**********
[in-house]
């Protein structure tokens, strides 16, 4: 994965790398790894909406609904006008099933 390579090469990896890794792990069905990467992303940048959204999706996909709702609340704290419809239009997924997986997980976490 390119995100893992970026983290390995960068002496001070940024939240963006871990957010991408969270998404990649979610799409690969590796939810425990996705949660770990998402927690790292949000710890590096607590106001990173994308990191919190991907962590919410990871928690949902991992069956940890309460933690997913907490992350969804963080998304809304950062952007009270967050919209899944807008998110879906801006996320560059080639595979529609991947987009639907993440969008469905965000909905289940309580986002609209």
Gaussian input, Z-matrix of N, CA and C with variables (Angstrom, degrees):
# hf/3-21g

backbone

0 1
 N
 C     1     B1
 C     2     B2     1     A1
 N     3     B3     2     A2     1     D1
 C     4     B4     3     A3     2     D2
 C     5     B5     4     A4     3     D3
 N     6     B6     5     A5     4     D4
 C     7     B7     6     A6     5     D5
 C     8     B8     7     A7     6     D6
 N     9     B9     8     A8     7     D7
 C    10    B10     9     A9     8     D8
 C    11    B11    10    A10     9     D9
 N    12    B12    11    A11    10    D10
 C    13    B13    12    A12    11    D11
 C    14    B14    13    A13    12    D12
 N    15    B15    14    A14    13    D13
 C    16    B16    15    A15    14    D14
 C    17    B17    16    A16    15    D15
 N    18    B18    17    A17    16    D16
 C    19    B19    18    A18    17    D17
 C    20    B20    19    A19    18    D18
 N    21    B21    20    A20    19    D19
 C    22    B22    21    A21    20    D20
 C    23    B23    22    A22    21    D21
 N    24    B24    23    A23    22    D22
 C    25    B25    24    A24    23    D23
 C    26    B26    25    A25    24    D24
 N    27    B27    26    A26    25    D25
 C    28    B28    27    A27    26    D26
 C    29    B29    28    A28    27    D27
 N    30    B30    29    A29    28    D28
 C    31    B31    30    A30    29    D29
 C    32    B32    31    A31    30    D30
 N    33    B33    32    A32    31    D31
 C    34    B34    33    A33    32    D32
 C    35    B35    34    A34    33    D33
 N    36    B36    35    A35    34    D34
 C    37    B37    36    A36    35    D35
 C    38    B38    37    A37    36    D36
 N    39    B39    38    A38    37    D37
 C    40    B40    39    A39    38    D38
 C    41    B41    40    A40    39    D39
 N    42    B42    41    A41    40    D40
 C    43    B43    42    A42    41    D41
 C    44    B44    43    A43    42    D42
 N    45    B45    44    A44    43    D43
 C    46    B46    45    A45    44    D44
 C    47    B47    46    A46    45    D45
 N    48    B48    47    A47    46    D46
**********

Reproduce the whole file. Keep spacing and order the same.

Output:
[in-house]
């Protein structure tokens, strides 16, 4: 994965790398790894909406609904006008099933 390579090469990896890794792990069905990467992303940048959204999706996909709702609340704290419809239009997924997986997980976490 390119995100893992970026983290390995960068002496001070940024939240963006871990957010991408969270998404990649979610799409690969590796939810425990996705949660770990998402927690790292949000710890590096607590106001990173994308990191919190991907962590919410990871928690949902991992069956940890309460933690997913907490992350969804963080998304809304950062952007009270967050919209899944807008998110879906801006996320560059080639595979529609991947987009639907993440969008469905965000909905289940309580986002609209």
Gaussian input, Z-matrix of N, CA and C with variables (Angstrom, degrees):
# hf/3-21g

backbone

0 1
 N
 C     1     B1
 C     2     B2     1     A1
 N     3     B3     2     A2     1     D1
 C     4     B4     3     A3     2     D2
 C     5     B5     4     A4     3     D3
 N     6     B6     5     A5     4     D4
 C     7     B7     6     A6     5     D5
 C     8     B8     7     A7     6     D6
 N     9     B9     8     A8     7     D7
 C    10    B10     9     A9     8     D8
 C    11    B11    10    A10     9     D9
 N    12    B12    11    A11    10    D10
 C    13    B13    12    A12    11    D11
 C    14    B14    13    A13    12    D12
 N    15    B15    14    A14    13    D13
 C    16    B16    15    A15    14    D14
 C    17    B17    16    A16    15    D15
 N    18    B18    17    A17    16    D16
 C    19    B19    18    A18    17    D17
 C    20    B20    19    A19    18    D18
 N    21    B21    20    A20    19    D19
 C    22    B22    21    A21    20    D20
 C    23    B23    22    A22    21    D21
 N    24    B24    23    A23    22    D22
 C    25    B25    24    A24    23    D23
 C    26    B26    25    A25    24    D24
 N    27    B27    26    A26    25    D25
 C    28    B28    27    A27    26    D26
 C    29    B29    28    A28    27    D27
 N    30    B30    29    A29    28    D28
 C    31    B31    30    A30    29    D29
 C    32    B32    31    A31    30    D30
 N    33    B33    32    A32    31    D31
 C    34    B34    33    A33    32    D32
 C    35    B35    34    A34    33    D33
 N    36    B36    35    A35    34    D34
 C    37    B37    36    A36    35    D35
 C    38    B38    37    A37    36    D36
 N    39    B39    38    A38    37    D37
 C    40    B40    39    A39    38    D38
 C    41    B41    40    A40    39    D39
 N    42    B42    41    A41    40    D40
 C    43    B43    42    A42    41    D41
 C    44    B44    43    A43    42    D42
 N    45    B45    44    A44    43    D43
 C    46    B46    45    A45    44    D44
 C    47    B47    46    A46    45    D45
 N    48    B48    47    A47    46    D46